The command hierarchy
Below the commandant in the command hierarchy came the camp director (SS-Schutzhaftlagerführer), who, in turn, was in charge of the non-commissioned report officers (Rapportführer) and the SS men responsible for supervising each prisoner block (Blockführer) and prisoner labor detail (Kommandoführer).
The expansion of the Auschwitz complex led to the creation of the posts of directors of the sectors that made up the Birkenau camp, director of the Monowitz camp, and directors of the sub-camps that made up Auschwitz III Concentration Camp. Some of these figures became notorious, such as main camp (Auschwitz I Concentration Camp) directors SS-Haupsturmführer Karl Fritzsch and SS-Haupsturmführer Hans Aumeier, or the main camp Rapportführers, SS-Hauptscharführer Gerhard Palitzsch and SS-Oberscharführer Oswald Kaduk.
SS attitudes towards the prisoners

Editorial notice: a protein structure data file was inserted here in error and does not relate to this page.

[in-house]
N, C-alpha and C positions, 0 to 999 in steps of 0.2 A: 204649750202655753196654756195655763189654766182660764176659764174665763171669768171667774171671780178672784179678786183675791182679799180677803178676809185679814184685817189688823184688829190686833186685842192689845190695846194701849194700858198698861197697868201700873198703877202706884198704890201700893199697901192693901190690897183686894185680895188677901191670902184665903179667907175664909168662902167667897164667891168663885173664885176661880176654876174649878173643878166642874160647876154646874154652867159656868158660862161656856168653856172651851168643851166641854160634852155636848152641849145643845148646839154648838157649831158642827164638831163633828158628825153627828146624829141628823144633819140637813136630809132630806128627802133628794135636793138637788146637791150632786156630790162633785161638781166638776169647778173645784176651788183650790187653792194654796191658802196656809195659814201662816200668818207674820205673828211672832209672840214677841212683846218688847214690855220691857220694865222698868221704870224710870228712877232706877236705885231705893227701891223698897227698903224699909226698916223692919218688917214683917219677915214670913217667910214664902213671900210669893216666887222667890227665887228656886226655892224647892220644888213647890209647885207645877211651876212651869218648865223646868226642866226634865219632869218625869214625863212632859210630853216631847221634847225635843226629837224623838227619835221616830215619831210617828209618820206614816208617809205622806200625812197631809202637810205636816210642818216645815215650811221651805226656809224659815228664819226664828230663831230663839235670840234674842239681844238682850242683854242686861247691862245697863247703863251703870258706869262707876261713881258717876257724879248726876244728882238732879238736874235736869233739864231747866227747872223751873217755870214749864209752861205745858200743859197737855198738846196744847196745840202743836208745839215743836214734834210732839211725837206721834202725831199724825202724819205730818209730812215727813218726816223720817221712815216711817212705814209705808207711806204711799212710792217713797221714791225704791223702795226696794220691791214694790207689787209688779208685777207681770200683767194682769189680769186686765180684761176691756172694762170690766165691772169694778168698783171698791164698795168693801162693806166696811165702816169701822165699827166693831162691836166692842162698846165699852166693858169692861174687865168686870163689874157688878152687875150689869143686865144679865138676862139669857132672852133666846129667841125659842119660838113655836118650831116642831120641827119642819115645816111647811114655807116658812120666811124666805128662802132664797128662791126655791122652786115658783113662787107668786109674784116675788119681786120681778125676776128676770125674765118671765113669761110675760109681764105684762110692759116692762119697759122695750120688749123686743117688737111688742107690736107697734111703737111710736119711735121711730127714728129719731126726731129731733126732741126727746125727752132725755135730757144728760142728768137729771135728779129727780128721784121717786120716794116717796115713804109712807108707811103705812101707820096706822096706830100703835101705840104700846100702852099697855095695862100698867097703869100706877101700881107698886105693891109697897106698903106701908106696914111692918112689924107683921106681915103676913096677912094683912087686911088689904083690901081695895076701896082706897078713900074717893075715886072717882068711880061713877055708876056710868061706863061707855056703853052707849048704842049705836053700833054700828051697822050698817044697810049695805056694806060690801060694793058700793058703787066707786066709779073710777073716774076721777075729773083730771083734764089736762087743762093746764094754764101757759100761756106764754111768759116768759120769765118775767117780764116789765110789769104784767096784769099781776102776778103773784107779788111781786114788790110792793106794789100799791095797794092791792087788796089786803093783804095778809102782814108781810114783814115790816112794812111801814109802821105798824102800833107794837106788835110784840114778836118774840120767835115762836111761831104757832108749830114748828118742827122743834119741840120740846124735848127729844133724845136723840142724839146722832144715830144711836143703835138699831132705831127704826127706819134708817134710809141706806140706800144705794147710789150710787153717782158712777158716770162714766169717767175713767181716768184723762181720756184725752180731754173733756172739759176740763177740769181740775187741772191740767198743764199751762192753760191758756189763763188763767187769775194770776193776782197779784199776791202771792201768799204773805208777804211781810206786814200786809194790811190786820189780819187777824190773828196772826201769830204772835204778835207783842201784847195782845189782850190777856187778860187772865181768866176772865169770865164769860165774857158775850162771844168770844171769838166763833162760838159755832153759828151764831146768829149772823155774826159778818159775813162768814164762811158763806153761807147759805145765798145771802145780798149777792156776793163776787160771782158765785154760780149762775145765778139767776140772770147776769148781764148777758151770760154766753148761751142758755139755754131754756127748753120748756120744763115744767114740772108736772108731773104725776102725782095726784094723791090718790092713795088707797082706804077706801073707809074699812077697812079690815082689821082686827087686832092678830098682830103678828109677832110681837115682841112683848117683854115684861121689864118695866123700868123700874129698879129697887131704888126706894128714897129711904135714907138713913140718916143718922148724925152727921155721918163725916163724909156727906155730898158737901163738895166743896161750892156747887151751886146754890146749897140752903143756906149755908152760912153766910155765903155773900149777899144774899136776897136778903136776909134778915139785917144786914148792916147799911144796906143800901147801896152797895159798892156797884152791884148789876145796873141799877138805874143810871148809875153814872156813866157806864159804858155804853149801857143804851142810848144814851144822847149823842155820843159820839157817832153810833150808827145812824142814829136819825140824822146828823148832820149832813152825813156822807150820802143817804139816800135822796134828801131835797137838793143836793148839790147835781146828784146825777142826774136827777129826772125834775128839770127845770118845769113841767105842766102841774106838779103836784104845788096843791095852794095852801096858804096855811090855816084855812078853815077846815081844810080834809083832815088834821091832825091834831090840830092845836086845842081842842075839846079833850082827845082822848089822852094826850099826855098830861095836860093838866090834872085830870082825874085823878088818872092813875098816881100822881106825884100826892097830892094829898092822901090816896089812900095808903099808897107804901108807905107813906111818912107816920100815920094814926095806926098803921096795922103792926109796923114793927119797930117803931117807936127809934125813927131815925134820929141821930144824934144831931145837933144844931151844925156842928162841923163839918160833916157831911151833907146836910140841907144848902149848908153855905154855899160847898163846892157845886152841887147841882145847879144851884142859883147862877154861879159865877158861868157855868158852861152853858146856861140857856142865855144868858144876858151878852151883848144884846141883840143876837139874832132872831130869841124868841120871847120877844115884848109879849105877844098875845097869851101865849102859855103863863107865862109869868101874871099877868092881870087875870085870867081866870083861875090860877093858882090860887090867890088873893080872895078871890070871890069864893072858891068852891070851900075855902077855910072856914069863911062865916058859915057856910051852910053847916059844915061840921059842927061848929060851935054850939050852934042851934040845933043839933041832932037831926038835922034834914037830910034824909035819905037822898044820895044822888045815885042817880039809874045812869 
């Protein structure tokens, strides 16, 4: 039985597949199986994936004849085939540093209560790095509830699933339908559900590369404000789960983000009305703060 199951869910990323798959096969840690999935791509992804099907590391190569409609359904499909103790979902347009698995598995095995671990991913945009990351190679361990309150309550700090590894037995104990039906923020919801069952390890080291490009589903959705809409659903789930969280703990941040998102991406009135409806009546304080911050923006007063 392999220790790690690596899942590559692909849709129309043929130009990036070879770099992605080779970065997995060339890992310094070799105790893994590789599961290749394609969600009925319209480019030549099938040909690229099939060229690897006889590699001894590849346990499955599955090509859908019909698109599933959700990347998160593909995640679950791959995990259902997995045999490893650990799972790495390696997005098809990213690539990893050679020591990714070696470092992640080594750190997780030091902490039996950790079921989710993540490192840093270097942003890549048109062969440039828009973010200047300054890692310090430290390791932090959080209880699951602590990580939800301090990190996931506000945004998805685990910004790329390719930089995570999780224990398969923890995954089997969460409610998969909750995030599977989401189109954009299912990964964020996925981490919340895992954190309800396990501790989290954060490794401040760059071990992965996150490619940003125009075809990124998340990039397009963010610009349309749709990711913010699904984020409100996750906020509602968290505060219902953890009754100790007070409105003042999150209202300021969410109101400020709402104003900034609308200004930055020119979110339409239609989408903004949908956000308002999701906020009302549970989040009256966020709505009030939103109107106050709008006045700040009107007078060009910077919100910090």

On October 1, 1933, Theodor Eicke, commandant at the time of Dachau Concentration Camp and inspector from 1934 of the concentration camps and SS guard divisions, defined the relationship between the camp garrison and the prisoners in instructions that he issued to the SS guard units. Eicke stressed the necessity of treating the prisoners harshly, as enemies of the Third Reich and the German people. Showing any kind of human impulses towards them was not only frowned upon by superiors, but also sneered at among the SS men themselves as being “soft” and showing a “lack of character.” Many years of indoctrination in the spirit of National Socialism, along with the cultivation of the German militaristic tradition, purged the SS guards of humanitarianism and respect for human dignity, and trained them to ignore moral and legal norms.